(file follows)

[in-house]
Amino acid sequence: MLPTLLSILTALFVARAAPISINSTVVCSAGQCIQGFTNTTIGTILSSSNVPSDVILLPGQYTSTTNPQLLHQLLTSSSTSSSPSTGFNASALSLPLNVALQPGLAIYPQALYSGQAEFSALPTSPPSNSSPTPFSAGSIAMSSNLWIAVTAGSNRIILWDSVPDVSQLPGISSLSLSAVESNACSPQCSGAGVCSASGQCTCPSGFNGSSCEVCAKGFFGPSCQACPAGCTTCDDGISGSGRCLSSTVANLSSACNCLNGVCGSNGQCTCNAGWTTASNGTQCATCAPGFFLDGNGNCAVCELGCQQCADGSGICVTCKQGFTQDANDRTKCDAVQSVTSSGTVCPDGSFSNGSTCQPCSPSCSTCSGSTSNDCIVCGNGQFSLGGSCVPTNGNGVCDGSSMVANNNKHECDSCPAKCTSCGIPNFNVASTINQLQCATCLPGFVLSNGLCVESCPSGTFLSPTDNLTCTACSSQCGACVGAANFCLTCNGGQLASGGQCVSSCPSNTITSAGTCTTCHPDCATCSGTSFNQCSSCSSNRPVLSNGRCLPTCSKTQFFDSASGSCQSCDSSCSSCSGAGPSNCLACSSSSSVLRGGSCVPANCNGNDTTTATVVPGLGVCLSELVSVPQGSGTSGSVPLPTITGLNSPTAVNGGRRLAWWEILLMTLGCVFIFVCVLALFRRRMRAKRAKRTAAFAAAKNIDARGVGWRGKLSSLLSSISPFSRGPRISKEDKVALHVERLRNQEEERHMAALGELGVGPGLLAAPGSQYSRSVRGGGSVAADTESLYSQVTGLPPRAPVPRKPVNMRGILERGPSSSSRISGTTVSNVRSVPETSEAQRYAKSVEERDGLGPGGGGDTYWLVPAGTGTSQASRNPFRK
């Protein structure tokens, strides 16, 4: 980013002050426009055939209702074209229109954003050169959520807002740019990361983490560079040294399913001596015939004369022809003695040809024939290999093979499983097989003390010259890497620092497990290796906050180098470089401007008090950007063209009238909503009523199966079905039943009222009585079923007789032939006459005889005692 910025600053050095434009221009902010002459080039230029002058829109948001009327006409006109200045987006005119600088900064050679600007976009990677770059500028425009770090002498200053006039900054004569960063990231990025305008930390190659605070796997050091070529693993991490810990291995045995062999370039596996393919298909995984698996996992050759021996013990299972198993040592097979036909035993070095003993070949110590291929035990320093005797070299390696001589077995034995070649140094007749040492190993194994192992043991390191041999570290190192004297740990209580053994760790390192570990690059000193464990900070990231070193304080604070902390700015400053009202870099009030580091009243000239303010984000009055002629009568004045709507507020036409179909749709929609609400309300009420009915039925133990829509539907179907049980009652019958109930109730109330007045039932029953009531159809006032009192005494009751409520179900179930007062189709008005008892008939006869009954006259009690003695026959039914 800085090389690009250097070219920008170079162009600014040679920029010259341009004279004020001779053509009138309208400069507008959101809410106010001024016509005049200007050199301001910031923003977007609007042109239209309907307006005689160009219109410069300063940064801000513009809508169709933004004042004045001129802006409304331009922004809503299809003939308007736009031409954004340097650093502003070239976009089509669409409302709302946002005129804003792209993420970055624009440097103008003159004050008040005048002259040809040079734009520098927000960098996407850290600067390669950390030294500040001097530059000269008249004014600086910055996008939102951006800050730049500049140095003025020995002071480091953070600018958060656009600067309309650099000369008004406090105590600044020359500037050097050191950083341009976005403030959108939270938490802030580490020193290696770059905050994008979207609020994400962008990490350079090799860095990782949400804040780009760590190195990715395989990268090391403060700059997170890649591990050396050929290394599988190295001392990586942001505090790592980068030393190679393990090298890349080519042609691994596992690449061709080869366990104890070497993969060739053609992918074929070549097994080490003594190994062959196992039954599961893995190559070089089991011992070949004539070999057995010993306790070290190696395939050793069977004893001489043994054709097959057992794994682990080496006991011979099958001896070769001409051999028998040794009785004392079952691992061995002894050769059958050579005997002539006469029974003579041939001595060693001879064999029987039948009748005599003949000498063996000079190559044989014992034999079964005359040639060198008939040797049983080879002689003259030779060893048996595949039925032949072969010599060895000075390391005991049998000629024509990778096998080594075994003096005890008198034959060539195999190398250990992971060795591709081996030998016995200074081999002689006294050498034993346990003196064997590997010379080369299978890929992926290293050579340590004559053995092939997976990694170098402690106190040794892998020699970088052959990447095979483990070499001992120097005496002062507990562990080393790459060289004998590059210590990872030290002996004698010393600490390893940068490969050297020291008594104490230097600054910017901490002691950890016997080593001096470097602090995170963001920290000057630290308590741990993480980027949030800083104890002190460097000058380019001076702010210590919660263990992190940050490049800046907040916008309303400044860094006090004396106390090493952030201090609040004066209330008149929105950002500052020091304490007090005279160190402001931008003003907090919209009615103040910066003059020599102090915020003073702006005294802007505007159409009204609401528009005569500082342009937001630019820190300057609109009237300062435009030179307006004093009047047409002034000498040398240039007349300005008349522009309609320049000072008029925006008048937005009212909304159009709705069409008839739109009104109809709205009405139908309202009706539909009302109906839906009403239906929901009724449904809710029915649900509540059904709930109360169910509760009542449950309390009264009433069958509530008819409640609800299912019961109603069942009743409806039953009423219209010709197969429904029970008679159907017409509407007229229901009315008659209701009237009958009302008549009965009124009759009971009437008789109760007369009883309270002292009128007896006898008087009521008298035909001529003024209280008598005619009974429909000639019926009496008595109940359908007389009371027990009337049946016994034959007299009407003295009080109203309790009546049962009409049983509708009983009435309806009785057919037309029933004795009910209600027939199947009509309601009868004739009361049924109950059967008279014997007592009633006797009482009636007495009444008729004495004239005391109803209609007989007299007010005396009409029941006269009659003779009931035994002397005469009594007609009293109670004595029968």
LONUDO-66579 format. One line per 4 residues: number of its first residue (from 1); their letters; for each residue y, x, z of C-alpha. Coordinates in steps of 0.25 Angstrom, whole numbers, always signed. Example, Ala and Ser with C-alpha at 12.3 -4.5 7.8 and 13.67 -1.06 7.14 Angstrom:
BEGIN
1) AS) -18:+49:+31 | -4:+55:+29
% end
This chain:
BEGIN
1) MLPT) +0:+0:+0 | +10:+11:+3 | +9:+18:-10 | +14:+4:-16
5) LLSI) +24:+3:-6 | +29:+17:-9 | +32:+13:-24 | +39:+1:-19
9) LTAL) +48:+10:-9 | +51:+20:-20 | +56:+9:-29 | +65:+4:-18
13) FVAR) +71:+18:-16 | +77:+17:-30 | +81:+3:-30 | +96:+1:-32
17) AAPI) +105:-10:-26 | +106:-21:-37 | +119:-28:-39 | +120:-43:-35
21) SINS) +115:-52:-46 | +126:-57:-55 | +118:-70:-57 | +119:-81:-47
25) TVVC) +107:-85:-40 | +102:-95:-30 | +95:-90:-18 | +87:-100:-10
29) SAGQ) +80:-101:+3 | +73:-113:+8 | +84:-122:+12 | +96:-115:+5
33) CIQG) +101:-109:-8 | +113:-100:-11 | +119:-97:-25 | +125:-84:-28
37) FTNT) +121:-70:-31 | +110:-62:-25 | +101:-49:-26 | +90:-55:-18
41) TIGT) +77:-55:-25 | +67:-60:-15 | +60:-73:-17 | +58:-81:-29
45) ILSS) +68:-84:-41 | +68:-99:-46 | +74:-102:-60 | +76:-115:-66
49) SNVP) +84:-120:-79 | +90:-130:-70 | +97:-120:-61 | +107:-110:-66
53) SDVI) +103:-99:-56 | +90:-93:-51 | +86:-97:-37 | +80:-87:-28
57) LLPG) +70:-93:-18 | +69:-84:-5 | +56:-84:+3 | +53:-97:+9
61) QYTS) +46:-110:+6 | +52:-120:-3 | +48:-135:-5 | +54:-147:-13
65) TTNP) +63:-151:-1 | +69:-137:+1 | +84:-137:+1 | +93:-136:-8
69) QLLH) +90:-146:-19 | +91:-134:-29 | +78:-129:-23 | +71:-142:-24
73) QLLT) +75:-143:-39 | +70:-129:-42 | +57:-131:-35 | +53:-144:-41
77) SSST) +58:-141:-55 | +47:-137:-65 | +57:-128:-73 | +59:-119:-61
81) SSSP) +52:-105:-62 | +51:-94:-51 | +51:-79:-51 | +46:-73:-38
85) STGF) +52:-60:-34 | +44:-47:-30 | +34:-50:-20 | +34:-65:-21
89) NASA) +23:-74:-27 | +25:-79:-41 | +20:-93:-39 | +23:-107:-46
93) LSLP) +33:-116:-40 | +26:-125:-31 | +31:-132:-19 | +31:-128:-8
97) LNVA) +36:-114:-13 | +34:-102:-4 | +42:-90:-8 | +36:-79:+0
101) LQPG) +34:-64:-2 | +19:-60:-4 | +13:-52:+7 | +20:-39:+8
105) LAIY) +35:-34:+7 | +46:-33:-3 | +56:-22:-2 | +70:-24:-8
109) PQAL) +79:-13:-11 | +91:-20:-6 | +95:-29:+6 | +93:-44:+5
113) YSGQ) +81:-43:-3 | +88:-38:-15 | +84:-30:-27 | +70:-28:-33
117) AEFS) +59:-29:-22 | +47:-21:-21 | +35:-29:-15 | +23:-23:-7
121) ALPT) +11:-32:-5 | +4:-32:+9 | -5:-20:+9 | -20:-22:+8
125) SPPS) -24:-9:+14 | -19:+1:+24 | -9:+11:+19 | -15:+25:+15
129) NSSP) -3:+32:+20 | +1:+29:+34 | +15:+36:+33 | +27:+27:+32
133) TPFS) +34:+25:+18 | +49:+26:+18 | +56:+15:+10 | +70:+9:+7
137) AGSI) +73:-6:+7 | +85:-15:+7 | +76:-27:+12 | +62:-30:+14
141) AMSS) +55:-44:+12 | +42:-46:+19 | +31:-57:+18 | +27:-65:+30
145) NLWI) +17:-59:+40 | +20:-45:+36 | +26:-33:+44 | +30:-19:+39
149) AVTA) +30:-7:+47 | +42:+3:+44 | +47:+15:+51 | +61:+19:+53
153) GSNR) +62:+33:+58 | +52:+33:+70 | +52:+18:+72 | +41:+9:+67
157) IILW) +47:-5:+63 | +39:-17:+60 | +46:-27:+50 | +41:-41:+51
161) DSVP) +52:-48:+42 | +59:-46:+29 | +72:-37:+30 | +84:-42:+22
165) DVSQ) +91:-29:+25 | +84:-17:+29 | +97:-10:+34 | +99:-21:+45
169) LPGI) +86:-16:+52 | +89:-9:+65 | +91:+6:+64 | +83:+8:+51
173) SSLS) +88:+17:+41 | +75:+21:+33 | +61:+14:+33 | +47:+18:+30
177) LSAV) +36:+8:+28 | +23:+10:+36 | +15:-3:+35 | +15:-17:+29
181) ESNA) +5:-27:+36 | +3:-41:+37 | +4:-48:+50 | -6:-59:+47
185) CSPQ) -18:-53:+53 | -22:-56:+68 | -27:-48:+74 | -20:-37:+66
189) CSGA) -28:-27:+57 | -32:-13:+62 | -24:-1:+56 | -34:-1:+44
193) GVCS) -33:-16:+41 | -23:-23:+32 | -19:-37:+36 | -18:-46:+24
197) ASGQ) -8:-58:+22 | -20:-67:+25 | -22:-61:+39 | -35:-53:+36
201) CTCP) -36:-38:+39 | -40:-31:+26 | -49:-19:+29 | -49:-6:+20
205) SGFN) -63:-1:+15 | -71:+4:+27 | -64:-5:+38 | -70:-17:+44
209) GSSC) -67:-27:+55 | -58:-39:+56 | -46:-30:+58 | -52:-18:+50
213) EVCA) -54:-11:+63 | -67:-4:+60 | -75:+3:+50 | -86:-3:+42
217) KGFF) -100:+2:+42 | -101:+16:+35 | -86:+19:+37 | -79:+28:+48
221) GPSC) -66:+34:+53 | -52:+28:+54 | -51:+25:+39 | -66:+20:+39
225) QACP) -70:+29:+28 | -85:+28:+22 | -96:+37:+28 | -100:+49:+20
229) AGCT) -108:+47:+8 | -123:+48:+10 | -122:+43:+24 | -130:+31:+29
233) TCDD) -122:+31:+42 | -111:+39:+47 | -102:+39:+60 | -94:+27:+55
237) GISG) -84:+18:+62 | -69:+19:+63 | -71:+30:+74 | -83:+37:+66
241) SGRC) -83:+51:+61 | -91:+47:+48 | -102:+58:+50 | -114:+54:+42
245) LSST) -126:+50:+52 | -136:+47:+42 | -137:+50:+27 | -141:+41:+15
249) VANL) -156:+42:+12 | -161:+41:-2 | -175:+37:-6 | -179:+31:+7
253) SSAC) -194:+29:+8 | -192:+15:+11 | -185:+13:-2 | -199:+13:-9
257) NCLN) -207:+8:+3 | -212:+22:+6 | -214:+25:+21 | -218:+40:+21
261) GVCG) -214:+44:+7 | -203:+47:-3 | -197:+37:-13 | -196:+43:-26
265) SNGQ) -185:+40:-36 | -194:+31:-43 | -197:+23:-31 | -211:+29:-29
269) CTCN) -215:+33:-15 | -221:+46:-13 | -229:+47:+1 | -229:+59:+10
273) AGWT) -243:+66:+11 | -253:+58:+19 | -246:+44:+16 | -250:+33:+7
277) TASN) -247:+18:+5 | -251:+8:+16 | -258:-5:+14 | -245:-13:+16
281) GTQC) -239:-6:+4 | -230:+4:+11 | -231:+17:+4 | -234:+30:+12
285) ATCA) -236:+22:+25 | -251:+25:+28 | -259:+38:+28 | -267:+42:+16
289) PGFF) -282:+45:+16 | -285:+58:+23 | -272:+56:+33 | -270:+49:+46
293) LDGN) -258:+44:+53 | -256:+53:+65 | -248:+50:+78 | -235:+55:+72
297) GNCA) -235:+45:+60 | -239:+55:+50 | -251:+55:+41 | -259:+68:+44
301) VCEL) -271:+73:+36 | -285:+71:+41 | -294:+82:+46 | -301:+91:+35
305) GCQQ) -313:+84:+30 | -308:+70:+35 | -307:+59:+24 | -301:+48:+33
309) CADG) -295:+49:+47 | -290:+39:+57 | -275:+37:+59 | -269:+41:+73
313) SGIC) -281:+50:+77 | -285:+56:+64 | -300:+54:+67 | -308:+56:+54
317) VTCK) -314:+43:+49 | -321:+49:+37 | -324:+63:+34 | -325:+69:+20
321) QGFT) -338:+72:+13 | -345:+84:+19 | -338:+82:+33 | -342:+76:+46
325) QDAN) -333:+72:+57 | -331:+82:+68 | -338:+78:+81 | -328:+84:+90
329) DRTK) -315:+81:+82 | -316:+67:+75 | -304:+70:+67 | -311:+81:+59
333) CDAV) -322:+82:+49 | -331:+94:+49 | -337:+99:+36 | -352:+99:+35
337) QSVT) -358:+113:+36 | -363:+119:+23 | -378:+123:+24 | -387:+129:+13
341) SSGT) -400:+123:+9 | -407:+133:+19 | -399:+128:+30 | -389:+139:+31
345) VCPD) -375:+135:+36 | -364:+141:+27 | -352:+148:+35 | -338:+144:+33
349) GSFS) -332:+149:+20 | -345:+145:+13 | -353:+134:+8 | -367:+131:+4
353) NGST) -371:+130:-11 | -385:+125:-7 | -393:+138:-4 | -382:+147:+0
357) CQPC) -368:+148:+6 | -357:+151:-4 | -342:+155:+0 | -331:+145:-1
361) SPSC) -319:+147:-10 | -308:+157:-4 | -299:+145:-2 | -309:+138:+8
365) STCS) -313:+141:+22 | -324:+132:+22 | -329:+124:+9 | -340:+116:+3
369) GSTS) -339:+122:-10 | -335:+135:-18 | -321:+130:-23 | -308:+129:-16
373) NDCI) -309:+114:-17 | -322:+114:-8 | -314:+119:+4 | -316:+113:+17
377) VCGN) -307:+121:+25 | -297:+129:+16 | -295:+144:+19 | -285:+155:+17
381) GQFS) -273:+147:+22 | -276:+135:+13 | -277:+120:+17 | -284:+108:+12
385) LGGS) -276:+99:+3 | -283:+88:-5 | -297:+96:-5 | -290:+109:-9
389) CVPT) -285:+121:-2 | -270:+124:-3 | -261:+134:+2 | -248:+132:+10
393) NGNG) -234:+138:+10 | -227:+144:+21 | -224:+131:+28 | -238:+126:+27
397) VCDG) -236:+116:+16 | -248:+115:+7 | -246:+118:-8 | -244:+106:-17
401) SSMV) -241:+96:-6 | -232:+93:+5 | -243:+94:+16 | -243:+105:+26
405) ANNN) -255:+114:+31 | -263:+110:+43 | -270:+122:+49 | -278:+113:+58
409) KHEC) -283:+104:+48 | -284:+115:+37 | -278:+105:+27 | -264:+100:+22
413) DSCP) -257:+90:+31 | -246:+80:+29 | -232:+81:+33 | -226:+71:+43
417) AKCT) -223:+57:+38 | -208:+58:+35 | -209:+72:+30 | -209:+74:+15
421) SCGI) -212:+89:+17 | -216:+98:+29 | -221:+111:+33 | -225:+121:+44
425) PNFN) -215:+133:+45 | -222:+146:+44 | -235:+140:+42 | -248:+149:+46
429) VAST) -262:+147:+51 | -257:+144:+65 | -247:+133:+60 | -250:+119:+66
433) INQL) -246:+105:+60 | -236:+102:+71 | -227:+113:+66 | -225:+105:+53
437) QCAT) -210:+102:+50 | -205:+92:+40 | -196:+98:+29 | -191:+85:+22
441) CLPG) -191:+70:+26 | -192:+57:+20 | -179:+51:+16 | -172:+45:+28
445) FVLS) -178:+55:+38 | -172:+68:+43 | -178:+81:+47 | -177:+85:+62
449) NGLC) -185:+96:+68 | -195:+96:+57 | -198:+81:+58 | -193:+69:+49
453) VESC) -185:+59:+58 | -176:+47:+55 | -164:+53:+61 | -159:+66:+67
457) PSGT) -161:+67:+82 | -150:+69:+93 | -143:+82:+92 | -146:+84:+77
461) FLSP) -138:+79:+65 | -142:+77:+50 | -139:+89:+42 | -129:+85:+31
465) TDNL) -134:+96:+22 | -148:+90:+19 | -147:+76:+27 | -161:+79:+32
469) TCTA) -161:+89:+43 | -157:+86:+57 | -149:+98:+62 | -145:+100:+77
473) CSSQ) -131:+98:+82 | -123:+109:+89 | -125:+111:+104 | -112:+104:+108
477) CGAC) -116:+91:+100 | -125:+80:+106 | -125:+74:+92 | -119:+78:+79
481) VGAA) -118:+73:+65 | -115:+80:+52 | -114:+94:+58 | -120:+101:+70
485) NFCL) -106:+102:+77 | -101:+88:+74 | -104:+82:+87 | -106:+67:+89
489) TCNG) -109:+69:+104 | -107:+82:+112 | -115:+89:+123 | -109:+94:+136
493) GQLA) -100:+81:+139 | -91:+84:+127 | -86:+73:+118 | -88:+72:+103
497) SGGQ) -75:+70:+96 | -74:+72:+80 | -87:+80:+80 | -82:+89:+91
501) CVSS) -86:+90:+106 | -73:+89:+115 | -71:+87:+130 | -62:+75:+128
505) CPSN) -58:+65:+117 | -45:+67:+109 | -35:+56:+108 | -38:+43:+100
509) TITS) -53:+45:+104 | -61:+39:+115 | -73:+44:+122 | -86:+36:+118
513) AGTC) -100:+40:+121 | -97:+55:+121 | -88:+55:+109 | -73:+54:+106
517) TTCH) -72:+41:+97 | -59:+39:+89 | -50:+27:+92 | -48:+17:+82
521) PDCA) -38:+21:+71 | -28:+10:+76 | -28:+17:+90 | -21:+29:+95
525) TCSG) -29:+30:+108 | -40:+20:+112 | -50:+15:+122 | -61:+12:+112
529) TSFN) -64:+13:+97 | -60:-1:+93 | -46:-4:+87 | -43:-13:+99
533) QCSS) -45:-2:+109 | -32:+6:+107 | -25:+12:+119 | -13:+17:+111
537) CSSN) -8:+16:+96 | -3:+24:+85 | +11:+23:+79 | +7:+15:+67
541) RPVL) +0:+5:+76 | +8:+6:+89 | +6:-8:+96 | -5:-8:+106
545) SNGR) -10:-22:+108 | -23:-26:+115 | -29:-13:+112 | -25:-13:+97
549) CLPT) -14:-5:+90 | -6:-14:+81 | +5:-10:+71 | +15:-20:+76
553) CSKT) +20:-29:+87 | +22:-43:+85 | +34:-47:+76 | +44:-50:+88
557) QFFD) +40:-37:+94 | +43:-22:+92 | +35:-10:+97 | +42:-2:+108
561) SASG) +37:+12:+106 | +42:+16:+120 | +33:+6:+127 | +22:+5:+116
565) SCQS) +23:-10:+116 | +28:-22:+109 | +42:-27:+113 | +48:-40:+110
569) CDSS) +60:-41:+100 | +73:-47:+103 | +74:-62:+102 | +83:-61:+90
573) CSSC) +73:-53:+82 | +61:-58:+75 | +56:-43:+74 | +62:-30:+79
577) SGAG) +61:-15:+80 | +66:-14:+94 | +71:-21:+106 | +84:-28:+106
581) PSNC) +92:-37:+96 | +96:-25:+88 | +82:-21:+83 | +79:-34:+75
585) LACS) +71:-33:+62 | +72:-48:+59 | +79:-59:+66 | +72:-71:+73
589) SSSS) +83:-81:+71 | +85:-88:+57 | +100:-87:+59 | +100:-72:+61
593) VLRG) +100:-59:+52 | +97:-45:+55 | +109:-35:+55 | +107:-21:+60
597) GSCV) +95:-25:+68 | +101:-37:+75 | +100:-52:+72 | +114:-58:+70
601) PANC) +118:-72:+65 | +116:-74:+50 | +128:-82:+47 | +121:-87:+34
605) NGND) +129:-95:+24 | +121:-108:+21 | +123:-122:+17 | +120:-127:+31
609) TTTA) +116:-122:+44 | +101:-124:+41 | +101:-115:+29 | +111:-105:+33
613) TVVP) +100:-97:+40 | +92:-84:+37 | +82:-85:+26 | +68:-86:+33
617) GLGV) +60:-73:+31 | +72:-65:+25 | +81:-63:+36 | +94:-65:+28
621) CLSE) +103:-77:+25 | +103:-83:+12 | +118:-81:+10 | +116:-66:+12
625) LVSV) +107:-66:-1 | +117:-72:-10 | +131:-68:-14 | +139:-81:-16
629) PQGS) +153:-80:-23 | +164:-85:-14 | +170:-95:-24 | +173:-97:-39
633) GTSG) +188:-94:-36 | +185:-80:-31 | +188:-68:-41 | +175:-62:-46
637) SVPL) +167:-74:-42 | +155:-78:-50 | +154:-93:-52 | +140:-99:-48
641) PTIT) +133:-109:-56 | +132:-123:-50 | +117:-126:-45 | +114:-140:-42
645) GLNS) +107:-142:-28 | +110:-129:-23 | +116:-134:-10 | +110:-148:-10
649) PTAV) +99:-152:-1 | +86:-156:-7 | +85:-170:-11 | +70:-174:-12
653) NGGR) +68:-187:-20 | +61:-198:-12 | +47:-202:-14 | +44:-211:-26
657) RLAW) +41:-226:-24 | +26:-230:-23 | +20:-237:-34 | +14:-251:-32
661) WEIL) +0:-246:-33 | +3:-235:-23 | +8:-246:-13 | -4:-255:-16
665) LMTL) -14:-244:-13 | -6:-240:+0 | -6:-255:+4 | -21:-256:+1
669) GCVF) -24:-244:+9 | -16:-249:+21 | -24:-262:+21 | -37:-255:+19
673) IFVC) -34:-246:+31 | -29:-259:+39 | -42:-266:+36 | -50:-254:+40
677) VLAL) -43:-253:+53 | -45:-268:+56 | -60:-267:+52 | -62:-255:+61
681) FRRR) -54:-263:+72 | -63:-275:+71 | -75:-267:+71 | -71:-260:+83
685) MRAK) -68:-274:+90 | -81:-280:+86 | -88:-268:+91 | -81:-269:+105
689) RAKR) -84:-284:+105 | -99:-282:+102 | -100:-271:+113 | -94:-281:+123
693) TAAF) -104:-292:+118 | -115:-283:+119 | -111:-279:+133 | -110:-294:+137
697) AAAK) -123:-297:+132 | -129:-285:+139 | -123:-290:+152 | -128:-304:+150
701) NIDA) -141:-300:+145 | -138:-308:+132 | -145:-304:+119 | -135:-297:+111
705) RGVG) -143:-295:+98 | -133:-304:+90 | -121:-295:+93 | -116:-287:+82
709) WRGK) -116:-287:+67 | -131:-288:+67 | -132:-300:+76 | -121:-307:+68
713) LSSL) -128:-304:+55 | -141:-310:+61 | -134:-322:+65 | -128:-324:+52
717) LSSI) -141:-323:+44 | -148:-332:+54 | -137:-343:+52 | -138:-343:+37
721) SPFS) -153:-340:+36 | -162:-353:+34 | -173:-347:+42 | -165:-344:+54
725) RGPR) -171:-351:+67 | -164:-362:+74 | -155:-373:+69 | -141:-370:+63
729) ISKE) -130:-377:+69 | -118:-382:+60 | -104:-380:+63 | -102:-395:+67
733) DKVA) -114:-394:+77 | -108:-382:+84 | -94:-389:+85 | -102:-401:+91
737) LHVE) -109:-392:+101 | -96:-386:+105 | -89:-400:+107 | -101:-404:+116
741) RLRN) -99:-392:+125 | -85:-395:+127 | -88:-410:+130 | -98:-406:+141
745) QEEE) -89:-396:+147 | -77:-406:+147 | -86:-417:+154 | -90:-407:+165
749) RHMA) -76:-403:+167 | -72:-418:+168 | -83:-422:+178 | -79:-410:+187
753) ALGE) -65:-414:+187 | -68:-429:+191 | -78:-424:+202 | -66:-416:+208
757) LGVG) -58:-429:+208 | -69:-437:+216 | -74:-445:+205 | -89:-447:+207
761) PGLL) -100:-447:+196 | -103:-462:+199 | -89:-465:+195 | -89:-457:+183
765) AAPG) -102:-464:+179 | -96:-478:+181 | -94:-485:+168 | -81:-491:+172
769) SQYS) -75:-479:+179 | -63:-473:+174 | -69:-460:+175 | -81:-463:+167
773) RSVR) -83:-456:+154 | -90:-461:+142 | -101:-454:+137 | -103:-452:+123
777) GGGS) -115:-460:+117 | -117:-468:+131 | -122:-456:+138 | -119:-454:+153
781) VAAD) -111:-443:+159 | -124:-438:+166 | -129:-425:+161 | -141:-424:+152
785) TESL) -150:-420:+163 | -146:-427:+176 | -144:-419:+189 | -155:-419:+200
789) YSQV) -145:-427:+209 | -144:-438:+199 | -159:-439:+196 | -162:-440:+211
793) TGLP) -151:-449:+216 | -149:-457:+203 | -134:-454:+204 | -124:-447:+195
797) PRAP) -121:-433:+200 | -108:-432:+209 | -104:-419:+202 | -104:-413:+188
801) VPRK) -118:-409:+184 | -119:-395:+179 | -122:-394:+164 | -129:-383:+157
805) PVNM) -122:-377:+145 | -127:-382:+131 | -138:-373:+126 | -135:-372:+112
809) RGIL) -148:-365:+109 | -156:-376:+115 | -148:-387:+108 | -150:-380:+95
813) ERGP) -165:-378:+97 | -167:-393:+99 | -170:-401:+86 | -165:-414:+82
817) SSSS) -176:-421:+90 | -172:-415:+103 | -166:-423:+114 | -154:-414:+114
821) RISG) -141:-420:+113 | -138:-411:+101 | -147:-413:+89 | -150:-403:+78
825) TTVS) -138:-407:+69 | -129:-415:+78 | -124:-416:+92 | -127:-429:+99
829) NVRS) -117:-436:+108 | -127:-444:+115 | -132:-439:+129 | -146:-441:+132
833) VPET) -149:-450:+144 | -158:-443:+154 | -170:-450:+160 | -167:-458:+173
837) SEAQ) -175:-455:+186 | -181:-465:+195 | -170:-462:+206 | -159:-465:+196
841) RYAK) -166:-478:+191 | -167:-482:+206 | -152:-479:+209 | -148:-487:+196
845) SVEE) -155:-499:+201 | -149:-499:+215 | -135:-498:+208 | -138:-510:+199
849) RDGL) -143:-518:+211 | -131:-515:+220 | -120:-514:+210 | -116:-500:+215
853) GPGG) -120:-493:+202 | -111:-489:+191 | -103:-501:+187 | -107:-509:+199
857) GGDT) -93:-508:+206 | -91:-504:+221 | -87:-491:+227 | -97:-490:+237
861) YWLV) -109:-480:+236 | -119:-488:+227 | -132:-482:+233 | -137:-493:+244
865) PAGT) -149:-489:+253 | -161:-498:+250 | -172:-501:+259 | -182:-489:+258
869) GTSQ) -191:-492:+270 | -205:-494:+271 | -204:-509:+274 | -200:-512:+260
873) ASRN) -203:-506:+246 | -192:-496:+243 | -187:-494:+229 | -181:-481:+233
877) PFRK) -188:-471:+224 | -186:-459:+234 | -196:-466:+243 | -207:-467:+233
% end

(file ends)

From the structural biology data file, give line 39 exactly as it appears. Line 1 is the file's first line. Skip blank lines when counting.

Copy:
117) AEFS) +59:-29:-22 | +47:-21:-21 | +35:-29:-15 | +23:-23:-7